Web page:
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Ayman J. Aljohani, Genea Edwards, Yenifer Guerra, Sander Dubovy, Darlene Miller, Richard K. Lee, Sanjoy K. Bhattacharya; Human Trabecular Meshwork Sphingolipid and Ceramide Profiles and Potential Latent Fungal Commensalism. Invest. Ophthalmol. Vis. Sci. 2014;55(6):3413-3422. doi: 10.1167/iovs.13-13570.
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We determined the profiles of sphingomyelin, sphingoid base, sphingoid base-1-phosphate, and ceramide, and their quantitative differences between control and glaucomatous trabecular meshwork (TM) derived from human donors.
Control and primary open angle glaucoma (POAG) TM samples were collected from cadaver donors. In addition, POAG TM surgical specimens also were procured. Lipid extraction was performed using suitable modifications of the Bligh and Dyer method. Protein concentrations were determined using Bradford's method. Lipids, identified using standardized class-specific lipid mass spectrometry, were quantified using a two-step ratiometric process. Gomori methenamine silver (GMS) staining was performed for detection of presence of Fusarium in the anterior eye tissue sections. PCR analyses were performed for detection of Fusarium species in the donor TM samples.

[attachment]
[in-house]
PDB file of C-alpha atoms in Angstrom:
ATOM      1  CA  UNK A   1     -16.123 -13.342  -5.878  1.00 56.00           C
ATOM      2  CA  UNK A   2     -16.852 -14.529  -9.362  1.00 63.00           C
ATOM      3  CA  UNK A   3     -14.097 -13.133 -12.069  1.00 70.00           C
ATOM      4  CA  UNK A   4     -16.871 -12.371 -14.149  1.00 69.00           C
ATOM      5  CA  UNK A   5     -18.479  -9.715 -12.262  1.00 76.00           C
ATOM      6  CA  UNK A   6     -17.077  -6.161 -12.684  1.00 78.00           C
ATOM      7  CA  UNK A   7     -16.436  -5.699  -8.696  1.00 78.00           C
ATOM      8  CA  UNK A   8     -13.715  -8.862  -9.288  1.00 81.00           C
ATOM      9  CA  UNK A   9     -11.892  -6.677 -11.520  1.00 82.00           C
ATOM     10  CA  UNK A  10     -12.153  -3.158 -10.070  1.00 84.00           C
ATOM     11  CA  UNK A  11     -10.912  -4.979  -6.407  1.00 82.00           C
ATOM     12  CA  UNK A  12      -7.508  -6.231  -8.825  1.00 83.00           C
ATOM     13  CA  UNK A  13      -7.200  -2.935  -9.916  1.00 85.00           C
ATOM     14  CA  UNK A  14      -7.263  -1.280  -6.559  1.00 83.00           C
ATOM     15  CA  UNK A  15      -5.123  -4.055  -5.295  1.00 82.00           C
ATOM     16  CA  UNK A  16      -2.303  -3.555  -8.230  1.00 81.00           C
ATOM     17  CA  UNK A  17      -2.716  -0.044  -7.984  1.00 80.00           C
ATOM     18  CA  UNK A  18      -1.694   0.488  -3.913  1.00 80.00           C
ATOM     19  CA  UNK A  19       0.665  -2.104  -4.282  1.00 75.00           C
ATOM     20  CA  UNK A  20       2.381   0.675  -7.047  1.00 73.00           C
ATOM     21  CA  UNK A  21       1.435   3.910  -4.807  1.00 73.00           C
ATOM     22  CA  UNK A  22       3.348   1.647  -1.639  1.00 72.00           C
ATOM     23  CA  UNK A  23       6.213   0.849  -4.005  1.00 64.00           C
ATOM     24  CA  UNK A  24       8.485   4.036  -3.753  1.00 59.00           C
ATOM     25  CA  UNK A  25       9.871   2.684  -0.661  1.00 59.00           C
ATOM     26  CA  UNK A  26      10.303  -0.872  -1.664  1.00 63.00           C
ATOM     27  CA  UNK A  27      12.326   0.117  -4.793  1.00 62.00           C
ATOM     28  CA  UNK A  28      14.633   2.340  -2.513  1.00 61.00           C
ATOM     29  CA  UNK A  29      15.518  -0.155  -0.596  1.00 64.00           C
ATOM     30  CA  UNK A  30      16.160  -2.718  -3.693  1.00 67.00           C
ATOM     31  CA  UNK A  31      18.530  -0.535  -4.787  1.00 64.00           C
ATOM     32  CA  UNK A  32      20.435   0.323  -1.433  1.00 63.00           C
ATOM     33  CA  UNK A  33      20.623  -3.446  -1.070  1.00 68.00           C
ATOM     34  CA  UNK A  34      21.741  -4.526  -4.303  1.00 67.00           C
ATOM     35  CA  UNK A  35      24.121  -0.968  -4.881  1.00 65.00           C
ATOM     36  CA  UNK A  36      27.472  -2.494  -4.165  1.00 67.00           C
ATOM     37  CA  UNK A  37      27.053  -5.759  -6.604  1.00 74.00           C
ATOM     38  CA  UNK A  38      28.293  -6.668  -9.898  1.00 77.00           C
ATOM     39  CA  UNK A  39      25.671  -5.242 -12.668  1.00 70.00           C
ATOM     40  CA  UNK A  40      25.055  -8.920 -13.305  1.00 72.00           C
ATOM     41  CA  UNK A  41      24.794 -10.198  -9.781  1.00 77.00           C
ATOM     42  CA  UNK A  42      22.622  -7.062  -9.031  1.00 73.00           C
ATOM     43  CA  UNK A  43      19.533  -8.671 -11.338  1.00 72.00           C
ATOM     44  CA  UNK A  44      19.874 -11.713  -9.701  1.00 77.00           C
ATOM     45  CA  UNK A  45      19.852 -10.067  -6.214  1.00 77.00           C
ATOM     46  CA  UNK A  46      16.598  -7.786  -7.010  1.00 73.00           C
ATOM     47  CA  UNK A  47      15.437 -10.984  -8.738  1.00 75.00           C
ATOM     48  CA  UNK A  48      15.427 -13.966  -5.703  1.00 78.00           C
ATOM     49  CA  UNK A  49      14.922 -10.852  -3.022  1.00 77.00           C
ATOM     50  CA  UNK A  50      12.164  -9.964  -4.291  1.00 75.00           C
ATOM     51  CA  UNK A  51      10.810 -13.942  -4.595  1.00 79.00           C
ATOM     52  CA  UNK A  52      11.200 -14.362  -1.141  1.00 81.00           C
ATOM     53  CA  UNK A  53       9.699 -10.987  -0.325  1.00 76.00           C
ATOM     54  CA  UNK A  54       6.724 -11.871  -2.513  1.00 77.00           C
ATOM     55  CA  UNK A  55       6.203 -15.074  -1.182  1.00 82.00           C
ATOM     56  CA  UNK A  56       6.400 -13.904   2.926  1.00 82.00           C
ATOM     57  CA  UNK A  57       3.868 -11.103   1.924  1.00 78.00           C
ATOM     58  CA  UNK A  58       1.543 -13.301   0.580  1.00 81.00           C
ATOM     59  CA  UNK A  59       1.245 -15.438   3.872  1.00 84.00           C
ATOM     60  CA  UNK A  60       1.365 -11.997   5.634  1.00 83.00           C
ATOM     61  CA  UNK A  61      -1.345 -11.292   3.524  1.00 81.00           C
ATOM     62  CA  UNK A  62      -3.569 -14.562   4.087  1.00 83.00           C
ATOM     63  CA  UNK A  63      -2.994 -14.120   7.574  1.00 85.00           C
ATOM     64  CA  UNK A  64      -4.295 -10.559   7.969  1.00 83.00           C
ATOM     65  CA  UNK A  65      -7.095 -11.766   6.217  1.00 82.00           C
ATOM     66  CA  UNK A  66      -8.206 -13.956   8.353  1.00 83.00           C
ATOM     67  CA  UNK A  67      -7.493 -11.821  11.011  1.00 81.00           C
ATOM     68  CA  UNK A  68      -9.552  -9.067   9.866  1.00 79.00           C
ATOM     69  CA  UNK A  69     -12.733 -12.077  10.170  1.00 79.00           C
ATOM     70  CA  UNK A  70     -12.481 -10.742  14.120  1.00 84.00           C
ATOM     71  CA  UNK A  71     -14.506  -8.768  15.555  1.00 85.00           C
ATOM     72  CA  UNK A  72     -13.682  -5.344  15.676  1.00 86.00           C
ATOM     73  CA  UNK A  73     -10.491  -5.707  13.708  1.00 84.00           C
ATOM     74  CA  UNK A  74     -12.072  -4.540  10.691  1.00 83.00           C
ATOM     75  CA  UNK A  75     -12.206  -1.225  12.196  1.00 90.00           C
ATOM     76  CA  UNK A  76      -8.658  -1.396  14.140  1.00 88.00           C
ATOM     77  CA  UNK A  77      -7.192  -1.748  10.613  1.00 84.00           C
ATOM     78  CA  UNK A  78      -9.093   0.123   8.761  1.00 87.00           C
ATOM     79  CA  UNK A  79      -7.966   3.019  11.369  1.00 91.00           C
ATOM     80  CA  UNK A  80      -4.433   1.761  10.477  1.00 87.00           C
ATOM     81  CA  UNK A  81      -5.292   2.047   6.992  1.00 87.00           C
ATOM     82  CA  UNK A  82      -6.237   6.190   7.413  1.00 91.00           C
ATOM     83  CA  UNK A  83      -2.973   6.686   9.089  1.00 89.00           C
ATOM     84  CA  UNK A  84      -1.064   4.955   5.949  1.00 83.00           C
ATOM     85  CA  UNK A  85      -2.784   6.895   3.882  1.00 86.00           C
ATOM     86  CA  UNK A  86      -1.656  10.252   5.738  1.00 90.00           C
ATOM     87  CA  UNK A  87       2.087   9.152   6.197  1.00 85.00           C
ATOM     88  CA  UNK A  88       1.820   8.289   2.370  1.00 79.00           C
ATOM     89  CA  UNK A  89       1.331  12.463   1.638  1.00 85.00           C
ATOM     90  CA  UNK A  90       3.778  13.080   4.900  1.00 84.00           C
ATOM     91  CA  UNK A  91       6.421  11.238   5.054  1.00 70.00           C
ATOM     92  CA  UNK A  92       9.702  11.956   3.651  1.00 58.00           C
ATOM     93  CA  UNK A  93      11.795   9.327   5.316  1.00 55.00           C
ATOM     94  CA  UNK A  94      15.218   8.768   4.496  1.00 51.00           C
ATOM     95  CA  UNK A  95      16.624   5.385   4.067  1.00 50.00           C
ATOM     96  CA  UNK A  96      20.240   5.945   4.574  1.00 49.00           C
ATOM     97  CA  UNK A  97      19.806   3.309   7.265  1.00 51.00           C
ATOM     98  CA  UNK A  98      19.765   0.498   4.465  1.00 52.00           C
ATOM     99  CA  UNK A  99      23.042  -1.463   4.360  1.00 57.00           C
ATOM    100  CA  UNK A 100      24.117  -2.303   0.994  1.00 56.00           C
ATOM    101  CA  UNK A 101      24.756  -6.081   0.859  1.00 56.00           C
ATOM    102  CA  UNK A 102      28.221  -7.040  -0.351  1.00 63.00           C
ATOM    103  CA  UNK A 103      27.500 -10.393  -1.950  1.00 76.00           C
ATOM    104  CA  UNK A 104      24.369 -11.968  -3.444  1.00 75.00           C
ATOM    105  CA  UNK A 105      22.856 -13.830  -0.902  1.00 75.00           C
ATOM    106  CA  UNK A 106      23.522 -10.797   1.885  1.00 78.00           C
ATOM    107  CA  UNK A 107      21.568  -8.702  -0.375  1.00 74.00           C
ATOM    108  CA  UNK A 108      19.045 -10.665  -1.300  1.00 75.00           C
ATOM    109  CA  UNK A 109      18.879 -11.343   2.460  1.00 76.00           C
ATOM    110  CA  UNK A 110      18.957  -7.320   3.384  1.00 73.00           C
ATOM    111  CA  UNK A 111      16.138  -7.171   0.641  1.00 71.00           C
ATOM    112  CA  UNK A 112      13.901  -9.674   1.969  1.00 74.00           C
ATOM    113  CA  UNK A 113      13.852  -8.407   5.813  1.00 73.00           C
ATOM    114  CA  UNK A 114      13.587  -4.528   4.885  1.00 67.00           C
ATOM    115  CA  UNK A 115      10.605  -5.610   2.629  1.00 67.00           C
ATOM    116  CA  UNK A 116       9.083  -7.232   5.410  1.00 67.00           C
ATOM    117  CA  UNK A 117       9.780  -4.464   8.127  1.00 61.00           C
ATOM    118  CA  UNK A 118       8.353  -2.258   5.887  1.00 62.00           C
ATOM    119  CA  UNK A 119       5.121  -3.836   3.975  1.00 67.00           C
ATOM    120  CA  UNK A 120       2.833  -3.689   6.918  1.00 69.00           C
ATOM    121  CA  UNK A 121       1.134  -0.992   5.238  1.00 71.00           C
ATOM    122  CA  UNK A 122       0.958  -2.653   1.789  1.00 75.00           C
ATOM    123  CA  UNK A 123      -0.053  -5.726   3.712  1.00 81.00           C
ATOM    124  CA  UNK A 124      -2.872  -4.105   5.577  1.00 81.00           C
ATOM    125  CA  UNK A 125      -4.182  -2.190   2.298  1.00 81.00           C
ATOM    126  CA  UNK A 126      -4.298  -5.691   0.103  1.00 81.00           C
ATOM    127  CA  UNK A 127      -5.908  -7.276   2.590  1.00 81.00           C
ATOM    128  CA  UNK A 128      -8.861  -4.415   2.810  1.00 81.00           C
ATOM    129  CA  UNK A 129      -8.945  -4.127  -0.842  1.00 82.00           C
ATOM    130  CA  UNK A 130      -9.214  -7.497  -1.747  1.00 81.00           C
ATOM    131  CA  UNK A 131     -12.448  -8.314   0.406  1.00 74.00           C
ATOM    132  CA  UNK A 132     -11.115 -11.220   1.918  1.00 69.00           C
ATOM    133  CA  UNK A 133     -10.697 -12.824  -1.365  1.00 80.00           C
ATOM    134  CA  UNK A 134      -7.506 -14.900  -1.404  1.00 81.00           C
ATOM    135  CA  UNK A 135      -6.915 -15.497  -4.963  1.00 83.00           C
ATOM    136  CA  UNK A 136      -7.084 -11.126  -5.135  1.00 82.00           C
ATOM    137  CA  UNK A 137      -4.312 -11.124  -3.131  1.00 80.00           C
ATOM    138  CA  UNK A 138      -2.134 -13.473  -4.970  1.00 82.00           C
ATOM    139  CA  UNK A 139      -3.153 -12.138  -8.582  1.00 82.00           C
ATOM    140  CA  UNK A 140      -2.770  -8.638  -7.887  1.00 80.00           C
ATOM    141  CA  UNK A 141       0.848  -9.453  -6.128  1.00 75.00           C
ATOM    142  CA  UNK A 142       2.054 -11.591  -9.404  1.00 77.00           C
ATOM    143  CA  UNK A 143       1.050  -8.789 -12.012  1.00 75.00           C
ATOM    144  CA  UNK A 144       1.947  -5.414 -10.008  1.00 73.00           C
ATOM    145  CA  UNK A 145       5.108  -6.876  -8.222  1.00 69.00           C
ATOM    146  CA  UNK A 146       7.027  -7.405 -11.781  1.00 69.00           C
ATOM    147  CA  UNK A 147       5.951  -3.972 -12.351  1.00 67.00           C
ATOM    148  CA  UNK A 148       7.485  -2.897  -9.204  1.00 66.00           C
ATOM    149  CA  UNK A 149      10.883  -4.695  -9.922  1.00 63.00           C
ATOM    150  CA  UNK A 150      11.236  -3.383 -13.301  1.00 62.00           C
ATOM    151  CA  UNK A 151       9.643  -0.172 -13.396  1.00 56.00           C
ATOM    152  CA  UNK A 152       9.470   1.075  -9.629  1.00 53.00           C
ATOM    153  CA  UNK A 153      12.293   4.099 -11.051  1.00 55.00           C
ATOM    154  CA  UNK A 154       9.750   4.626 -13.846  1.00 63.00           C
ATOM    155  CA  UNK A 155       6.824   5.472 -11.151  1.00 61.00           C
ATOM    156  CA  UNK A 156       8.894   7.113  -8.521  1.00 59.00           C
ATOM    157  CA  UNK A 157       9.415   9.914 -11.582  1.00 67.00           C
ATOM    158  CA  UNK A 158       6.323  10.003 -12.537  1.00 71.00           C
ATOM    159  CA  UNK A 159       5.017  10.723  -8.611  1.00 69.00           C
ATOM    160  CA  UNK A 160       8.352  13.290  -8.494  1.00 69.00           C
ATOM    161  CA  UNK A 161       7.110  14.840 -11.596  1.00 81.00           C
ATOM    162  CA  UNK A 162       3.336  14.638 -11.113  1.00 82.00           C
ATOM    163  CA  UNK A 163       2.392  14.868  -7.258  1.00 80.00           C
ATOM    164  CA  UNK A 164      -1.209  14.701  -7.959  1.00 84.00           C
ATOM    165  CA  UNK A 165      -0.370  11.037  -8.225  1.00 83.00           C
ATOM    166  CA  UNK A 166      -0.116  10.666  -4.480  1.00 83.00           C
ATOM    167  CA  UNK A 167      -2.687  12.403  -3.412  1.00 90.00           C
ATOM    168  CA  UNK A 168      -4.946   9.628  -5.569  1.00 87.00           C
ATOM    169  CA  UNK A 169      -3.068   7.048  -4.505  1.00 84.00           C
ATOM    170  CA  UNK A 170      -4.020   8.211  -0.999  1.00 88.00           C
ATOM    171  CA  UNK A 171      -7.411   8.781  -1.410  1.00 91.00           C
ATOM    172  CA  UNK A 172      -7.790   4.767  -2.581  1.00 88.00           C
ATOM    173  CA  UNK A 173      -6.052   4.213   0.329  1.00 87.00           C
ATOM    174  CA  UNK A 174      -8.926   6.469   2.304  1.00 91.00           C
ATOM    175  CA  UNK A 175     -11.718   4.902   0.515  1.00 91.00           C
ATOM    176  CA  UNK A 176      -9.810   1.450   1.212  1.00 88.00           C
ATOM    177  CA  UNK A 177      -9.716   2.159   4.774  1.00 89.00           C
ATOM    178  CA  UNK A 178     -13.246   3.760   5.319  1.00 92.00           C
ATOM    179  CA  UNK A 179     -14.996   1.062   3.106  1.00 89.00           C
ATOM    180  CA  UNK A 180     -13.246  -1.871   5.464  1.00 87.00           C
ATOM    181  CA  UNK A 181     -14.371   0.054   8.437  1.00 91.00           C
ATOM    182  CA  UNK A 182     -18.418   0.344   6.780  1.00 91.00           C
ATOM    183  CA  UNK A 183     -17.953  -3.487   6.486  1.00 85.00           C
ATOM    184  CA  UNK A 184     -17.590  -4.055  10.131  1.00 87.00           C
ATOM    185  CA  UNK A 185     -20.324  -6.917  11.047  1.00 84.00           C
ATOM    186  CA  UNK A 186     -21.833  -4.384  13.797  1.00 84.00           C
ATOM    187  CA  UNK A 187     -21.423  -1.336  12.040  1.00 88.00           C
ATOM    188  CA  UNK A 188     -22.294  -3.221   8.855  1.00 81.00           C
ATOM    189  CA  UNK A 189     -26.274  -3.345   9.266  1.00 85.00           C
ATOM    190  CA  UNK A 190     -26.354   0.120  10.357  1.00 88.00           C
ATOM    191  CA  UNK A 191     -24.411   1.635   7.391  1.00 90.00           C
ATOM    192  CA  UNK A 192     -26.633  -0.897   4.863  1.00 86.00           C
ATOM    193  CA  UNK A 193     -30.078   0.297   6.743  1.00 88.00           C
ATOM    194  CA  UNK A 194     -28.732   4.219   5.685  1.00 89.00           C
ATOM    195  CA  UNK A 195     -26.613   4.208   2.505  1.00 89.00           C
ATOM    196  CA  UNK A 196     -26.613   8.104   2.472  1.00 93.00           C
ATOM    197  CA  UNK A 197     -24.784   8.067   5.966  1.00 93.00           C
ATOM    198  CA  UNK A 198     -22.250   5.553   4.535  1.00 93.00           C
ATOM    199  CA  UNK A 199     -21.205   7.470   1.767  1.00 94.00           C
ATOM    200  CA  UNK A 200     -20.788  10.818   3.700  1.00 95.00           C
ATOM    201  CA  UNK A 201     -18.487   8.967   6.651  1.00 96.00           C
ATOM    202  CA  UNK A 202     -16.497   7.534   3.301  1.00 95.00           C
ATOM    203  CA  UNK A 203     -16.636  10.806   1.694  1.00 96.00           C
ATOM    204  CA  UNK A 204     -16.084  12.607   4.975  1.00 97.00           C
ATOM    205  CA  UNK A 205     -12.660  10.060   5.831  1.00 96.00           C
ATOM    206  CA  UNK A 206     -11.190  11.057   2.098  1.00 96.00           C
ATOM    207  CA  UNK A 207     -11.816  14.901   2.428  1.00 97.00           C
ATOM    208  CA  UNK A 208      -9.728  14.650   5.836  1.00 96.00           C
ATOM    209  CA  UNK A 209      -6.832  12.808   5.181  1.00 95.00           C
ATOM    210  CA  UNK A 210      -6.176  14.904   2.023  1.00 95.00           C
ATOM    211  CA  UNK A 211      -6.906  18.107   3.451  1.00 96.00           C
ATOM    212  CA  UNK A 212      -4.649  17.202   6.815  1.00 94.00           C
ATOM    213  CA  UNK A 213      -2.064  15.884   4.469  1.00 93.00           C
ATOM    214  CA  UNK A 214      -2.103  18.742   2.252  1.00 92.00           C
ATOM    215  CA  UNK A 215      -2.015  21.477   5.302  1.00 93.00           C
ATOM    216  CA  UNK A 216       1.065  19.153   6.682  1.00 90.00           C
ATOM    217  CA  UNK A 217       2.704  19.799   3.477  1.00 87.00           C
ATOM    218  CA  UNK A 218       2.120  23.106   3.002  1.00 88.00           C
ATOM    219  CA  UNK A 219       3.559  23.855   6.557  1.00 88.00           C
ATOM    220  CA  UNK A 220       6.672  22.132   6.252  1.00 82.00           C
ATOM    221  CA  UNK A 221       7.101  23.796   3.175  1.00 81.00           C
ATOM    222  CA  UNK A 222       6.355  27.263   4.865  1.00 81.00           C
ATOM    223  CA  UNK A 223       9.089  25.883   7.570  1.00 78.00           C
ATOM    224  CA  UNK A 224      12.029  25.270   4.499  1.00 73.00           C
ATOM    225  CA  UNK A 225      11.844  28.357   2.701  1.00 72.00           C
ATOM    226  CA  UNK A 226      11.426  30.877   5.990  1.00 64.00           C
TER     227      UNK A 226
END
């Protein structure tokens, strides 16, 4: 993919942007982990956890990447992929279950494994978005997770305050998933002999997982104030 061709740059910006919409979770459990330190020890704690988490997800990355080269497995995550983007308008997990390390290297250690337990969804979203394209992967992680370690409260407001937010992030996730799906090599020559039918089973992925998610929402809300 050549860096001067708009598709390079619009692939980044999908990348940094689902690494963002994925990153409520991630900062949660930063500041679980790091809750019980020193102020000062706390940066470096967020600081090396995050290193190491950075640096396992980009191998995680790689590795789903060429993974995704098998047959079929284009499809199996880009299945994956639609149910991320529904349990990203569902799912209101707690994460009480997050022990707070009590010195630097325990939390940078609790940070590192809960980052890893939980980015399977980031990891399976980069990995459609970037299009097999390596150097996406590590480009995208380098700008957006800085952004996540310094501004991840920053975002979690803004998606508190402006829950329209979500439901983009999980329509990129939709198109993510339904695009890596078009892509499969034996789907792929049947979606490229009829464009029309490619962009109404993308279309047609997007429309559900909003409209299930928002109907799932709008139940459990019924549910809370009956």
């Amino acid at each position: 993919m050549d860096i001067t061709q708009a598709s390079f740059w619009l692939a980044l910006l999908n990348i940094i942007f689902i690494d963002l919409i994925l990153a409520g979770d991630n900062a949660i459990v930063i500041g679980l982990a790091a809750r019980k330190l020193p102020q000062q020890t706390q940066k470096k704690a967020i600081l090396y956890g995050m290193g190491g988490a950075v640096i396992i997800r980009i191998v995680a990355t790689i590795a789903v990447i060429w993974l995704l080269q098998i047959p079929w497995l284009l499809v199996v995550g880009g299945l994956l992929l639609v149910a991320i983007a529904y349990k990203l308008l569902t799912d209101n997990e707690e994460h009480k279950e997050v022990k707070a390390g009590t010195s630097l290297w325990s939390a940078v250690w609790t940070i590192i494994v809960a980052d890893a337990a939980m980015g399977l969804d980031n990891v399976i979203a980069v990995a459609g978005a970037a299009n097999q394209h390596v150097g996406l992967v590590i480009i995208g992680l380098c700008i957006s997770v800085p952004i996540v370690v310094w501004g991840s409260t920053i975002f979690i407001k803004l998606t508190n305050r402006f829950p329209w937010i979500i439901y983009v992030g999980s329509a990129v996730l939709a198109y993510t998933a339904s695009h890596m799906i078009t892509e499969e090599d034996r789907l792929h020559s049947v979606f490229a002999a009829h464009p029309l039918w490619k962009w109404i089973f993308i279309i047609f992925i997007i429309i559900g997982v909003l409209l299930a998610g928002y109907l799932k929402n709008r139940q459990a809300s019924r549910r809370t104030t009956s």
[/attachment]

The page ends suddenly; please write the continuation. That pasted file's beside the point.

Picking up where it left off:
Several species of sphingomyelin, sphingoid base, sphingoid base-1-phosphate, and ceramide were common between control and POAG TM. Only a subset of species in some of these classes were identified uniquely either in controls or in POAG TM. Several lipid species of fungal origin (many from Fungi imperfecti, Fusarium species) were found to be common between control and POAG TM. The GMS staining and PCR analyses showed presence of DNA belonging to Fusarium species suggesting latent commensalism.
Most sphingolipids and ceramides (except a few unique to a specific donor TM group) were found to be common in the control and POAG TM. Latent commensalism by Fusarium was suggested by identification of Fusarium-specific lipids, which was supported further by PCR amplification and sequencing of DNA.
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